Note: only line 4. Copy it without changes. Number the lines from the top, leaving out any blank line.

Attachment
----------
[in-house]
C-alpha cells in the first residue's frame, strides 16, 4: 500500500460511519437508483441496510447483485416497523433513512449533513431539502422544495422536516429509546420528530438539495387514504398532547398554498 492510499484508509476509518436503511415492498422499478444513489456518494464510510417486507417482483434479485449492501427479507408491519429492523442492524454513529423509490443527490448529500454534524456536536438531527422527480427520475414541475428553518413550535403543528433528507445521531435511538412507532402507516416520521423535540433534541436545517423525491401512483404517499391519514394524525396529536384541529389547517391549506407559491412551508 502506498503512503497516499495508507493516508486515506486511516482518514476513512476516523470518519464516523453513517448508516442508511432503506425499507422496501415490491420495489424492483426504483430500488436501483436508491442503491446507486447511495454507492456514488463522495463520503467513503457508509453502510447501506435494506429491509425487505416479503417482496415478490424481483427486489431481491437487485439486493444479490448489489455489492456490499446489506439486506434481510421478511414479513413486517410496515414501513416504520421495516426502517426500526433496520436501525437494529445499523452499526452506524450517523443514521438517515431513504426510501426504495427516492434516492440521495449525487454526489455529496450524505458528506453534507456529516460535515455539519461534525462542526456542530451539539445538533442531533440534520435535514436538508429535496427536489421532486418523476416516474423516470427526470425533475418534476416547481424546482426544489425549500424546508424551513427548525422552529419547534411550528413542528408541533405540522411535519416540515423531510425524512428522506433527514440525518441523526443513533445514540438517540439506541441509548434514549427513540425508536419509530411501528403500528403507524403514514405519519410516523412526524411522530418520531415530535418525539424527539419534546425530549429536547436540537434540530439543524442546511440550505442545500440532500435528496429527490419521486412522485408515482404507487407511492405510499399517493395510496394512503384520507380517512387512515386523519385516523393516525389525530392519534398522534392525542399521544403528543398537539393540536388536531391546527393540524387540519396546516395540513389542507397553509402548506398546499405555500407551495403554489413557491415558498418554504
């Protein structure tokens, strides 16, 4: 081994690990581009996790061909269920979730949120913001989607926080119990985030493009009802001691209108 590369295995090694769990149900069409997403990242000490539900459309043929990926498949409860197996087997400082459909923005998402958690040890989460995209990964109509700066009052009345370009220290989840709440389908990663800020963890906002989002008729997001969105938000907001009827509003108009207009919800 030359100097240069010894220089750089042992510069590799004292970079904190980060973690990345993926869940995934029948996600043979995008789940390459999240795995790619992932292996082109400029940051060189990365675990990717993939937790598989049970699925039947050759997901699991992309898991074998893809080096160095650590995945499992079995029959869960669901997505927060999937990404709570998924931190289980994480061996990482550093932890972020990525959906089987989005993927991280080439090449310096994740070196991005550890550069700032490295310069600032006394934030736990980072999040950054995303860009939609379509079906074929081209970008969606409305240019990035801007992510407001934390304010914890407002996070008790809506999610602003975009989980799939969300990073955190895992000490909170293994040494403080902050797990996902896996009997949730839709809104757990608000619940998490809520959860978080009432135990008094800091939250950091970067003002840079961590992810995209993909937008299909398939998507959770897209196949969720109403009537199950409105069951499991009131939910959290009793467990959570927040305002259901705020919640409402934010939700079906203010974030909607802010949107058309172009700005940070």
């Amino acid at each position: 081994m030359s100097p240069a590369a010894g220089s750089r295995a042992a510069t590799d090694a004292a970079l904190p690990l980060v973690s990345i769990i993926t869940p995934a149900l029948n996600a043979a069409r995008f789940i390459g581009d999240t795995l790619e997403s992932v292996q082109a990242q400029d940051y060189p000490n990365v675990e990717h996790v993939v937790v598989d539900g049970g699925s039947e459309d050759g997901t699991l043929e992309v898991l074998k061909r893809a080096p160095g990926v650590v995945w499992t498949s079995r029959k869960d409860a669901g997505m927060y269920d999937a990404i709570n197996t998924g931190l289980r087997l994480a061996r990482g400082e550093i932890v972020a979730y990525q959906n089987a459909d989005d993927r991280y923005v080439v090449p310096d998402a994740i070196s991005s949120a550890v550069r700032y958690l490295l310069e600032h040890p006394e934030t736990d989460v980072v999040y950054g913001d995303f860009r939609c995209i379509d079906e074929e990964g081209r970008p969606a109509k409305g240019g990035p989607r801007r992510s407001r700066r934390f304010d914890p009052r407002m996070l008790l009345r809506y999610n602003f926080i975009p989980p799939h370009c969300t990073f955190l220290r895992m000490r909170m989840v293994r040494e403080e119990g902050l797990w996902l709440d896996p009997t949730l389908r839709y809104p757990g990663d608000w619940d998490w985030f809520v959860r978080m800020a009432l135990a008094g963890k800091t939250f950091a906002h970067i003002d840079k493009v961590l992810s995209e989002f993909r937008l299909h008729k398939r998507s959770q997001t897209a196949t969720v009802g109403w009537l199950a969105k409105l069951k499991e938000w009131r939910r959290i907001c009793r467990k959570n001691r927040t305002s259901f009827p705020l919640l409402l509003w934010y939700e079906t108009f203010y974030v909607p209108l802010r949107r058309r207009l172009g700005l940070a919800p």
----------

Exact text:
């Amino acid at each position: 081994m030359s100097p240069a590369a010894g220089s750089r295995a042992a510069t590799d090694a004292a970079l904190p690990l980060v973690s990345i769990i993926t869940p995934a149900l029948n996600a043979a069409r995008f789940i390459g581009d999240t795995l790619e997403s992932v292996q082109a990242q400029d940051y060189p000490n990365v675990e990717h996790v993939v937790v598989d539900g049970g699925s039947e459309d050759g997901t699991l043929e992309v898991l074998k061909r893809a080096p160095g990926v650590v995945w499992t498949s079995r029959k869960d409860a669901g997505m927060y269920d999937a990404i709570n197996t998924g931190l289980r087997l994480a061996r990482g400082e550093i932890v972020a979730y990525q959906n089987a459909d989005d993927r991280y923005v080439v090449p310096d998402a994740i070196s991005s949120a550890v550069r700032y958690l490295l310069e600032h040890p006394e934030t736990d989460v980072v999040y950054g913001d995303f860009r939609c995209i379509d079906e074929e990964g081209r970008p969606a109509k409305g240019g990035p989607r801007r992510s407001r700066r934390f304010d914890p009052r407002m996070l008790l009345r809506y999610n602003f926080i975009p989980p799939h370009c969300t990073f955190l220290r895992m000490r909170m989840v293994r040494e403080e119990g902050l797990w996902l709440d896996p009997t949730l389908r839709y809104p757990g990663d608000w619940d998490w985030f809520v959860r978080m800020a009432l135990a008094g963890k800091t939250f950091a906002h970067i003002d840079k493009v961590l992810s995209e989002f993909r937008l299909h008729k398939r998507s959770q997001t897209a196949t969720v009802g109403w009537l199950a969105k409105l069951k499991e938000w009131r939910r959290i907001c009793r467990k959570n001691r927040t305002s259901f009827p705020l919640l409402l509003w934010y939700e079906t108009f203010y974030v909607p209108l802010r949107r058309r207009l172009g700005l940070a919800p």